Growing up on a Fishing Resort, I learned early we were dependent on other people, for its success. My dad was one of six sons who were brothers and half-brothers. Each owned their own business.
The oldest ran a restaurant. Hobson’s Café was the town hang out spot for youth. There we waited to get picked up after in-town activities. The Café was not only a safe place for us kids, but a place they knew family was watching.
The second brother owned a gas station. He repaired cars, lawnmowers and the outboard motors, we needed for our boats. The third brother had a beauty shop, where the women in the family got their hair done. My dad’s youngest brother owned a farm. But, it was another brother, who saved us time and again.
Holiday weekends were busy for the whole family. The resort included cabins, boats for rent, indoor space for dining and miscellaneous things for sale. My parents got us up early those weekends to help out. Cabins were full and customers were looking for worms, minnows and meals.
Almost inevitably though, at least two of the three big summer holiday weekends, our well would go out. The extra draw on our water supply aggravated an already strained system. No water in the cabins made for upset customers. Meanwhile, in the heart of the resort, without water for dishes, or safely handling food, cooking came to a standstill. We were down to selling chips, drinks and Twinkies.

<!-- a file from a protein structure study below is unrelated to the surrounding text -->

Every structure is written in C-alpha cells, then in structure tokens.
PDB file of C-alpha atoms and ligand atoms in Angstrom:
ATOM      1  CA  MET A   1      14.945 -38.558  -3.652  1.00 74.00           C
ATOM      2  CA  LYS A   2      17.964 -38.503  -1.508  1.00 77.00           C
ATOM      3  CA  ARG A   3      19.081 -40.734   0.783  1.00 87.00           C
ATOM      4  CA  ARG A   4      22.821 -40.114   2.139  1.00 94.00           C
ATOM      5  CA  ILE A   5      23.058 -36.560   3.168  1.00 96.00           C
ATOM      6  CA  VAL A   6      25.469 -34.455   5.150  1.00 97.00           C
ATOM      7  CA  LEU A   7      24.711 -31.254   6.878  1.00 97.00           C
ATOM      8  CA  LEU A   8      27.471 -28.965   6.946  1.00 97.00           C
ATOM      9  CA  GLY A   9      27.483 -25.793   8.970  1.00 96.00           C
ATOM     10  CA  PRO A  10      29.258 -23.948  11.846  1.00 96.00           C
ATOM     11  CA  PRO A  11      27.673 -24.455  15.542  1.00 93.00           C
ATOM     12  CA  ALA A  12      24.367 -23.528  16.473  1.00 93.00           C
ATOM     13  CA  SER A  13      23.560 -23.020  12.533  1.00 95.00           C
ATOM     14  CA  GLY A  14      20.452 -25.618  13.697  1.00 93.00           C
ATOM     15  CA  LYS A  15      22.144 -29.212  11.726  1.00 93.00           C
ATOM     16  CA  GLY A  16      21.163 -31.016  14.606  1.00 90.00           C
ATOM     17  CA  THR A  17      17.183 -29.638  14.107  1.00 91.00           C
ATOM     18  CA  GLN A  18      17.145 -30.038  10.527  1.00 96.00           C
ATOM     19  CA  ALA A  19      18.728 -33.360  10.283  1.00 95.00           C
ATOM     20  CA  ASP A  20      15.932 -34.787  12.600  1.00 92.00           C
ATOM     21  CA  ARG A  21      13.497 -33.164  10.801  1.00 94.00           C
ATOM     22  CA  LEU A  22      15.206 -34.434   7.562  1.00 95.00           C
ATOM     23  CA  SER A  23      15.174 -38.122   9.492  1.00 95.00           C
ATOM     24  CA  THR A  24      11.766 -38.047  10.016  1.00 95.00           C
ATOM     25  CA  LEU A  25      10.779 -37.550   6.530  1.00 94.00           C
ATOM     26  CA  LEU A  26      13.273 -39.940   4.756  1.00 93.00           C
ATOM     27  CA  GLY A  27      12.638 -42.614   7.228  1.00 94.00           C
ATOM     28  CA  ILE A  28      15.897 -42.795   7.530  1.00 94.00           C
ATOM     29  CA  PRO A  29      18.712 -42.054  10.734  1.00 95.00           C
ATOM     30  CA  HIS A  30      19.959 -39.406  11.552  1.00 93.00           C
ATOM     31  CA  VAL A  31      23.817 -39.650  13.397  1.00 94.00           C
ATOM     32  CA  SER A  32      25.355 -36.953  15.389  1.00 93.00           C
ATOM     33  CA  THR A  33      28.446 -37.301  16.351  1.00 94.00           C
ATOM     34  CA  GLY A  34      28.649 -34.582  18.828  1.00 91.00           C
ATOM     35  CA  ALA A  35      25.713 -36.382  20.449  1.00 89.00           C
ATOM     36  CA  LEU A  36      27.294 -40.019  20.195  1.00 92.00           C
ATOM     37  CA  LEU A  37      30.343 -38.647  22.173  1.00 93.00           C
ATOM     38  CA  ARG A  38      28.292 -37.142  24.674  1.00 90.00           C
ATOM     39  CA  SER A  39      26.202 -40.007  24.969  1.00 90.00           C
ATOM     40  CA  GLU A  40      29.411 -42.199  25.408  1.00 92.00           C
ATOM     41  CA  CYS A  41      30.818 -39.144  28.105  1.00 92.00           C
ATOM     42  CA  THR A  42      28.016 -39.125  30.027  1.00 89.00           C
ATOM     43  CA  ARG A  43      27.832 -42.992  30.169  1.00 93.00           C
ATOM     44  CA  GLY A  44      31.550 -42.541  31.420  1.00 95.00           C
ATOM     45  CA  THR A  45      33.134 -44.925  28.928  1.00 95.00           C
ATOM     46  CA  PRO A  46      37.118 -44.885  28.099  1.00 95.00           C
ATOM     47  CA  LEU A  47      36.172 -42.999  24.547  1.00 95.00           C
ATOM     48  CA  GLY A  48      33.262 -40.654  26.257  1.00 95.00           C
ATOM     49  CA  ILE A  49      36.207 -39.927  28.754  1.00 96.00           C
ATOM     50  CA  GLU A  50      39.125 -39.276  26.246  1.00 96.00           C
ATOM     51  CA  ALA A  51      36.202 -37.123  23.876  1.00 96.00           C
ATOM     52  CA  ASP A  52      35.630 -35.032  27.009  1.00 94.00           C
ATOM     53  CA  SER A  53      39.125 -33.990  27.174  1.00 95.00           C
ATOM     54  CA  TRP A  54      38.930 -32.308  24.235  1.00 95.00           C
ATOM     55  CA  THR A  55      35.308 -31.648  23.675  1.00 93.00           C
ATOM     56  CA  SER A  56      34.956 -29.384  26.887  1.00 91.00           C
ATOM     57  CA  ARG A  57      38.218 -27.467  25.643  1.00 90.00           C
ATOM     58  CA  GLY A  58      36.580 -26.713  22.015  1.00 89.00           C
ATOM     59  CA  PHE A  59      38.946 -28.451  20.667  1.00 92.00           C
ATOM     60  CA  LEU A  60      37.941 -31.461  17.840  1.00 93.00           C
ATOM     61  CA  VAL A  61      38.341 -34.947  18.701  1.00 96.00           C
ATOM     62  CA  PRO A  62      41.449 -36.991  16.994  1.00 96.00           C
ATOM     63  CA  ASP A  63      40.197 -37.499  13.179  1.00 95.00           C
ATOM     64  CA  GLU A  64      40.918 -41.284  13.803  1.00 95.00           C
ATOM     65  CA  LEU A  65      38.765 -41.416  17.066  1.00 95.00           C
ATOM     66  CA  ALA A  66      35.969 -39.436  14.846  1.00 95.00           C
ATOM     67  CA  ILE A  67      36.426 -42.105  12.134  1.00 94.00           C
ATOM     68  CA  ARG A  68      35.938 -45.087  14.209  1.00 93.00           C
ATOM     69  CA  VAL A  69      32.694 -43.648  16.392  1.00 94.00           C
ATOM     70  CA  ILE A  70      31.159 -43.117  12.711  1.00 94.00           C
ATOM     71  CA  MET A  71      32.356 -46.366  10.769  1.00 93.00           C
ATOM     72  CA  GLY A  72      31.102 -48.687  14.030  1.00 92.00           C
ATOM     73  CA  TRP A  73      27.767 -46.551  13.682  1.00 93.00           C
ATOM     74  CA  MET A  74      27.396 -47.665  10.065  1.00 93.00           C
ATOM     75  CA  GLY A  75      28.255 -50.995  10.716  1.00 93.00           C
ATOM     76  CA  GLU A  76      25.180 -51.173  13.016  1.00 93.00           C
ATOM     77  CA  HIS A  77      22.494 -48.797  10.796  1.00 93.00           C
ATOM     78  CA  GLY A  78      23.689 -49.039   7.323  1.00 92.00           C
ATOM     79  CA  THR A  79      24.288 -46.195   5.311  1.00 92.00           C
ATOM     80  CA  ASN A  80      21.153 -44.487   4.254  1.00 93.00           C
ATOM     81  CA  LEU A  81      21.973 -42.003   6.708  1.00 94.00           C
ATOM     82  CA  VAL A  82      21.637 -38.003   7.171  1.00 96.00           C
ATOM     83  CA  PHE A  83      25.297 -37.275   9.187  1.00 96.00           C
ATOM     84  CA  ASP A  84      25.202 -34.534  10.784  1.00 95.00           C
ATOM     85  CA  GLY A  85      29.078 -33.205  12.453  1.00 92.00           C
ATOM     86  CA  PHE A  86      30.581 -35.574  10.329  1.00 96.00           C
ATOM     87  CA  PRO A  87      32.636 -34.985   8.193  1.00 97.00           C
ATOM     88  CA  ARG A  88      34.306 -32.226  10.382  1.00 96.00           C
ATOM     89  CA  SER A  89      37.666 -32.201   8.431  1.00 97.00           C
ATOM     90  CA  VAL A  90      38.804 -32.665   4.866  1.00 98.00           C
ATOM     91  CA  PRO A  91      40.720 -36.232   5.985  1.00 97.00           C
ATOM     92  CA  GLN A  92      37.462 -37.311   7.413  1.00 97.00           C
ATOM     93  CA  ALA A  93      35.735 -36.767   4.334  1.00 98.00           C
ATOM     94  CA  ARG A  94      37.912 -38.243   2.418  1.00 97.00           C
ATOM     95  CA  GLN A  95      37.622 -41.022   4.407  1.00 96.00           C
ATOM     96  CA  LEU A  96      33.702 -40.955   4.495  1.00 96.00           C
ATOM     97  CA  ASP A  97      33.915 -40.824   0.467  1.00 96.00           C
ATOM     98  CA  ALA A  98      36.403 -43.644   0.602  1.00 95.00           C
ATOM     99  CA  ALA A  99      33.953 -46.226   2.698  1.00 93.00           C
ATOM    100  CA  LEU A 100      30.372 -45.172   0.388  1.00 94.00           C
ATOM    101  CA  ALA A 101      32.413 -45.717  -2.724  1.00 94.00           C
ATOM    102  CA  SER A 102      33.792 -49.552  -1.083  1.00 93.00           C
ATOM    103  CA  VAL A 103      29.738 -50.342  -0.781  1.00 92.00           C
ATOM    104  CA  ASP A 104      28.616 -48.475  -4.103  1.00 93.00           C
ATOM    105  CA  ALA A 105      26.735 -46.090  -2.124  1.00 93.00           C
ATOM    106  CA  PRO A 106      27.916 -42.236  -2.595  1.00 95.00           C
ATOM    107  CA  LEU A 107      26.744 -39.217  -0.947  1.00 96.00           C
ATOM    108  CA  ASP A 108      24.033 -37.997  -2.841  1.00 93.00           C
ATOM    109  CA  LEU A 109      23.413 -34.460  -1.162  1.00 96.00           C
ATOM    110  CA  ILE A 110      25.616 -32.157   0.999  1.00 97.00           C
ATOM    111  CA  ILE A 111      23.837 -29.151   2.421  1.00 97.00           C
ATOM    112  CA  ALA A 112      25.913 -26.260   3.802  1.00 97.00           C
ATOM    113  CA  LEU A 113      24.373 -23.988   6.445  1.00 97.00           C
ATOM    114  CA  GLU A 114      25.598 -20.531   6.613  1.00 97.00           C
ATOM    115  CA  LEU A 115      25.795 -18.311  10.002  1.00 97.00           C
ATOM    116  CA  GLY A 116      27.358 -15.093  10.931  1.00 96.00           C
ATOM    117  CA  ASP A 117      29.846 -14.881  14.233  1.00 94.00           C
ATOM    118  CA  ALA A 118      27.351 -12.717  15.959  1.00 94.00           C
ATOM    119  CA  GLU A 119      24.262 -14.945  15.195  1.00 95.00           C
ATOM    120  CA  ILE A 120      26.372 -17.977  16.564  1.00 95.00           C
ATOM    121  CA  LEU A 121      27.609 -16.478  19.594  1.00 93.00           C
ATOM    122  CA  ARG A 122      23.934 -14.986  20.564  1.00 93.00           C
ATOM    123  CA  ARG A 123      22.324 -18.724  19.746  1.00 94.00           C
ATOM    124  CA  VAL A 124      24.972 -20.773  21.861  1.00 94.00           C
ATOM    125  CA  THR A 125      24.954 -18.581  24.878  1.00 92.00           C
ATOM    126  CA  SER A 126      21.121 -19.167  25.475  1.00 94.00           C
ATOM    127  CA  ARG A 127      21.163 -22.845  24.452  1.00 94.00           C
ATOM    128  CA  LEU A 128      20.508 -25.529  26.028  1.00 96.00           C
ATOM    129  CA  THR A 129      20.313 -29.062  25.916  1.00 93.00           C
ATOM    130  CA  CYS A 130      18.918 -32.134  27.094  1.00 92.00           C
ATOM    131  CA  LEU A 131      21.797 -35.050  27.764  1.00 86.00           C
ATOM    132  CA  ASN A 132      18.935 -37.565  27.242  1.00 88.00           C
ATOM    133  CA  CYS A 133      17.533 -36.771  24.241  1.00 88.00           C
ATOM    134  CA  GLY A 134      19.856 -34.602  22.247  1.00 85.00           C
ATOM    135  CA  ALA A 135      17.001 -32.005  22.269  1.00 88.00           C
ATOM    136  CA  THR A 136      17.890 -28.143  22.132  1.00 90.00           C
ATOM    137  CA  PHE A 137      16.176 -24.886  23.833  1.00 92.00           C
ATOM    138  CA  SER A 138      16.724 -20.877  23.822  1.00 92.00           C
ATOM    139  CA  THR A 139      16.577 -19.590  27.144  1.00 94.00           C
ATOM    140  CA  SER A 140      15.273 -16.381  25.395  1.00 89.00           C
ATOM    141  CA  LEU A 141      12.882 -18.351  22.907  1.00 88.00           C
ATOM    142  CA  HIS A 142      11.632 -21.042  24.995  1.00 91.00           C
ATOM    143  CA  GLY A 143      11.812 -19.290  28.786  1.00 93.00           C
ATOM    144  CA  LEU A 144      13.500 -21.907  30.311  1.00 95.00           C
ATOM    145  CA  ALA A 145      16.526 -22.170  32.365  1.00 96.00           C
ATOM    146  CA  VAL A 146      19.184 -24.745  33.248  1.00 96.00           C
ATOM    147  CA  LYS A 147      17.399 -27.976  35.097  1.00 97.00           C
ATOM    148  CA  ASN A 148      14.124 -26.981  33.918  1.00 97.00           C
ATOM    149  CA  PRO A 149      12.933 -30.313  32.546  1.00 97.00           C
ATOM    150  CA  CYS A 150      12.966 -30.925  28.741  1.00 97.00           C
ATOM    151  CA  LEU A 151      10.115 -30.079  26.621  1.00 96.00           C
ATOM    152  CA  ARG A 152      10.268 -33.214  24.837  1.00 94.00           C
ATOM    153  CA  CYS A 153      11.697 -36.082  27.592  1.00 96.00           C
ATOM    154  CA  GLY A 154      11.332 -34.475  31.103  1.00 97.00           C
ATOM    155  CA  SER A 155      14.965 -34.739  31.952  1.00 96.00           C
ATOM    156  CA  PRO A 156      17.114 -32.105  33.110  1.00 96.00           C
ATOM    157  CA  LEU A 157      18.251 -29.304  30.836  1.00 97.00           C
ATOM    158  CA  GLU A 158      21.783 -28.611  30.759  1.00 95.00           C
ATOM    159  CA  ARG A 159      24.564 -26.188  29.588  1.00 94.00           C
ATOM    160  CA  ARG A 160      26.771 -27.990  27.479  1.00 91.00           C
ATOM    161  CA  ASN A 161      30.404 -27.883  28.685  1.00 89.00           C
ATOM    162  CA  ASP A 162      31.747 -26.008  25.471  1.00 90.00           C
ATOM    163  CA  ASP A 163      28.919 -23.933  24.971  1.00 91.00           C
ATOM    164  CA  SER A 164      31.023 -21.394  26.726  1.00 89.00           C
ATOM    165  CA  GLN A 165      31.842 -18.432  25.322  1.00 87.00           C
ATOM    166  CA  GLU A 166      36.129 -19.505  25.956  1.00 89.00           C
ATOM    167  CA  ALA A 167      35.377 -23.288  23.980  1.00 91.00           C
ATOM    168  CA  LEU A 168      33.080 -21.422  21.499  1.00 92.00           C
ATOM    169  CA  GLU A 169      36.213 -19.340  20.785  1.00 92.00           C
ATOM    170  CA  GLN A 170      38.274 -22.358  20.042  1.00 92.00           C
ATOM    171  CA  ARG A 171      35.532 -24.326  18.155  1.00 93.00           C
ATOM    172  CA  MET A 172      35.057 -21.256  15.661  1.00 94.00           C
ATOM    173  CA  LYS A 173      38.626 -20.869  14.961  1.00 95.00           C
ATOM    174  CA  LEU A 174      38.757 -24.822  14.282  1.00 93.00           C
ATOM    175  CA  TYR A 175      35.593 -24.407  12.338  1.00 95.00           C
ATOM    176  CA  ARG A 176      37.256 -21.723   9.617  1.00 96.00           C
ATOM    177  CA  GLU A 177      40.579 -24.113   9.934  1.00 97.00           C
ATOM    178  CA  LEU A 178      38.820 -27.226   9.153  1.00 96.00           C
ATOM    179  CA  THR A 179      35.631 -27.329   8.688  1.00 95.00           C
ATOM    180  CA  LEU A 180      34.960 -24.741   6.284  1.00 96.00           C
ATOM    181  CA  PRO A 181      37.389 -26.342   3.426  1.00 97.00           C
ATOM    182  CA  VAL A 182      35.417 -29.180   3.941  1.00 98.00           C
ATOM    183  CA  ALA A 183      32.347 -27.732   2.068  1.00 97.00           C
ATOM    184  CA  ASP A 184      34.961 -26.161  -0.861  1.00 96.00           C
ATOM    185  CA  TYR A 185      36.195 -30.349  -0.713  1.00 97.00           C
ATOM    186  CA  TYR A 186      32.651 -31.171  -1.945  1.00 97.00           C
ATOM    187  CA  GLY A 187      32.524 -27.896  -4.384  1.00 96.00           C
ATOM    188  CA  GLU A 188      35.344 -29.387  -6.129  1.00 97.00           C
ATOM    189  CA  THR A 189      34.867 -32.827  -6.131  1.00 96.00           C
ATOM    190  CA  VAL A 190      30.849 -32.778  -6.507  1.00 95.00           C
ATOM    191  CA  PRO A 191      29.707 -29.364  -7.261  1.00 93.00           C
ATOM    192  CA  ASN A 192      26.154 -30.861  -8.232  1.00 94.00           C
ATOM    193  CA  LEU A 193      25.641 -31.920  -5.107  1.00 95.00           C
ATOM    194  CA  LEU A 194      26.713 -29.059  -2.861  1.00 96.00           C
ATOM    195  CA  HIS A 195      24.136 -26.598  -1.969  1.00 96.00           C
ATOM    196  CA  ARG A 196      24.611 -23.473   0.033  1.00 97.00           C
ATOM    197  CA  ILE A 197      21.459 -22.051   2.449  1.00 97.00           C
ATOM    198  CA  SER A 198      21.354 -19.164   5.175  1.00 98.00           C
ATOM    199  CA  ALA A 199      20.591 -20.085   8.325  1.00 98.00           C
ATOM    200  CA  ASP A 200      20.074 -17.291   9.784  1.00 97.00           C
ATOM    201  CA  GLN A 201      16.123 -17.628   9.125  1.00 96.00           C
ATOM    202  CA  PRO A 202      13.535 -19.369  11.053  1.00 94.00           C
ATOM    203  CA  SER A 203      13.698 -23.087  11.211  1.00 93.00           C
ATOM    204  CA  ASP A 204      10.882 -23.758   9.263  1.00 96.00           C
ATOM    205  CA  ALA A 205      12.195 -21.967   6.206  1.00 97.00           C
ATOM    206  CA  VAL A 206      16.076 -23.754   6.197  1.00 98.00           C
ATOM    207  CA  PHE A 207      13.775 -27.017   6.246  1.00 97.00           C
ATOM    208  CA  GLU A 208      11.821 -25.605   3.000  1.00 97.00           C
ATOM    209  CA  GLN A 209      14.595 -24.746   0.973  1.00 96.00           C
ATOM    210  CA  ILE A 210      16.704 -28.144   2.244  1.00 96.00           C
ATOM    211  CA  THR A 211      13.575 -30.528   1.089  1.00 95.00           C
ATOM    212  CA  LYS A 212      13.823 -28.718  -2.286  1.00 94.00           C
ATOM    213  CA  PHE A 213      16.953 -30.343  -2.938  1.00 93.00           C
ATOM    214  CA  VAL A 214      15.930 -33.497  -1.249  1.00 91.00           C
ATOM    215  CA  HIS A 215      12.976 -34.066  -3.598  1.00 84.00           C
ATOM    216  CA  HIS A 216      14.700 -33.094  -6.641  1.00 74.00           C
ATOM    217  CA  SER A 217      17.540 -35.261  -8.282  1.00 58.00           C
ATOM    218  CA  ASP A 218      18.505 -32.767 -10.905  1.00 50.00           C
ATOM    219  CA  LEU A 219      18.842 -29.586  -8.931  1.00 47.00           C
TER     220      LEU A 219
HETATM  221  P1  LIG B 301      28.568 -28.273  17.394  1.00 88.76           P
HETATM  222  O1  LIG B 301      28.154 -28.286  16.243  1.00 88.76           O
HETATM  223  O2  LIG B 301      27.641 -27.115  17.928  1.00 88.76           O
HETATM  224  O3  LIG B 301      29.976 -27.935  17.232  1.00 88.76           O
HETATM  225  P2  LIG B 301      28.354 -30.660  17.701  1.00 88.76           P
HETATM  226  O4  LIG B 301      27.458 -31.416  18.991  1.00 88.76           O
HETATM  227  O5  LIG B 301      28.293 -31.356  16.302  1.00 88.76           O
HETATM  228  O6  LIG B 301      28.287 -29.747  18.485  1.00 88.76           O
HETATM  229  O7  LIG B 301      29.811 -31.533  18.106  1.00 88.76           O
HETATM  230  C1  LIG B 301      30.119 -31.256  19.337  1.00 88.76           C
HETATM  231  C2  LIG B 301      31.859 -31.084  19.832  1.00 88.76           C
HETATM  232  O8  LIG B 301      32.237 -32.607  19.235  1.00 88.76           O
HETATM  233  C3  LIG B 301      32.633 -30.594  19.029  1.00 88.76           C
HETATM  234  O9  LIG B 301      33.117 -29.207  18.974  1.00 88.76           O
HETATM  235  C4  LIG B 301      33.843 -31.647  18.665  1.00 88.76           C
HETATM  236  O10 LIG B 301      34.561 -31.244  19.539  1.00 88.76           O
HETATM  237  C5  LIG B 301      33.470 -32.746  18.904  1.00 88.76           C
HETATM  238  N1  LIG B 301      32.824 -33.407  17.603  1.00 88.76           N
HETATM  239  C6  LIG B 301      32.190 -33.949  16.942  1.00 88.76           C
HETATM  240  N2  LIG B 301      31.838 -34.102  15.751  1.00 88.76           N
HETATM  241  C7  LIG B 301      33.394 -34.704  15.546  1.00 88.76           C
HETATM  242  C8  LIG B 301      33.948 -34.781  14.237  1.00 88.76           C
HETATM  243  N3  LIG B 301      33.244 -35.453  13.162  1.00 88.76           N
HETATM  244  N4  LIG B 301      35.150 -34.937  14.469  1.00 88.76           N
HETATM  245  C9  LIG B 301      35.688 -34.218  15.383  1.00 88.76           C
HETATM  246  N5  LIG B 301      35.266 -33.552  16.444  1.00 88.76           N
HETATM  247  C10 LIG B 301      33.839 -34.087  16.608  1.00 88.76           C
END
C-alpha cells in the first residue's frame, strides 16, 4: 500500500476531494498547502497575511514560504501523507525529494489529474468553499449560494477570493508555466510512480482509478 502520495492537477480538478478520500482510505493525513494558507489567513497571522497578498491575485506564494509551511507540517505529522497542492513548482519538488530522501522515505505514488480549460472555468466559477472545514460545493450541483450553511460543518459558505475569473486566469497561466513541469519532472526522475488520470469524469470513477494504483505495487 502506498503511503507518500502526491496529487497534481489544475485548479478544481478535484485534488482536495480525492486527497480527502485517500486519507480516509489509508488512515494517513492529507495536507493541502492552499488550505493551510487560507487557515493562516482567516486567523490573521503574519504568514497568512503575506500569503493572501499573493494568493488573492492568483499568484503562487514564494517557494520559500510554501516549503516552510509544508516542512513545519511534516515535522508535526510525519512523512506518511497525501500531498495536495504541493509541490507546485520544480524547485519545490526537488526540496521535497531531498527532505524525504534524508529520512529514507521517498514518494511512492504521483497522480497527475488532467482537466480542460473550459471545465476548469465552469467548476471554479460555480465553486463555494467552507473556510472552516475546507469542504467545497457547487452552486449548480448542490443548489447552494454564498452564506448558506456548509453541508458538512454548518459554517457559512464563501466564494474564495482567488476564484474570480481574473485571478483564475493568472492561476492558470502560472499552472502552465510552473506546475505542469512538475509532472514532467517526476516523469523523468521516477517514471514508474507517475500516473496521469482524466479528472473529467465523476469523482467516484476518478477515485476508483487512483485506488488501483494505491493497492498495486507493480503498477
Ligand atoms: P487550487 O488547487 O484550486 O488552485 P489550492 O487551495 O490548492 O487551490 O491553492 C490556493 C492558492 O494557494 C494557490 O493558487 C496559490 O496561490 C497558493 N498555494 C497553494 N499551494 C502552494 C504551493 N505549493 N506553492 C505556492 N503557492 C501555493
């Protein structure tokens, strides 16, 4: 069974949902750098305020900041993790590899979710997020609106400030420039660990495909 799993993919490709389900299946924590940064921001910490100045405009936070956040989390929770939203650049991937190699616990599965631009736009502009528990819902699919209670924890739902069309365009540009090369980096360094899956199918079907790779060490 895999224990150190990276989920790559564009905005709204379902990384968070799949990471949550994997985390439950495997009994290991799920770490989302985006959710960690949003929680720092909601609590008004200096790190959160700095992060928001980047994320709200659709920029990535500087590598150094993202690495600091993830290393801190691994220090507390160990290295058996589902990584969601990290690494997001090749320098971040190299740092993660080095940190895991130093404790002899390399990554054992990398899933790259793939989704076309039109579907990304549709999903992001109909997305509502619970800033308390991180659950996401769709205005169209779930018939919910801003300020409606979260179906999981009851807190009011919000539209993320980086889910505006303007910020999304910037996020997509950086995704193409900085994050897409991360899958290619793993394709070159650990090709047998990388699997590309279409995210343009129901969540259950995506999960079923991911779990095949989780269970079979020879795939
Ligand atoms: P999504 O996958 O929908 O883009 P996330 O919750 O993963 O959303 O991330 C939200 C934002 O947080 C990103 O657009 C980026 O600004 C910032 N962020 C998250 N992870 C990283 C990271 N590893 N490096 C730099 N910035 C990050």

By then, my dad had put in an emergency call to my uncle Burt, who was both a plumber and well digger. Sometimes he would find an easy fix. If we were lucky, a broken part on the water pump just needed to be replaced. Other times, the solution would be more complicated and would take most of a day. We groaned when we heard the sound of two hundred plus feet of pipe being pulled up from the well, knowing it would be a long time before water was available again.
While our busy holiday weekend was messed up, my uncle’s holiday weekend was spent repairing our well, instead of taking time off for rest and renewal.
Today, with many families fractured by political and religious beliefs, I think of how my dad’s siblings supported one another. I’m sure there were arguments I never heard and disagreements over issues, I knew nothing of. Religious differences existed. Yet, in the midst of it all, love and support for each other was greater. The Psalmist says of this:
How very good and pleasant it is
when kindred live together in unity!
It is like the dew of Hermon,
which falls on the mountains of Zion.
For there the Lord ordained his blessing,
life for evermore. Psalm 133: 1, 3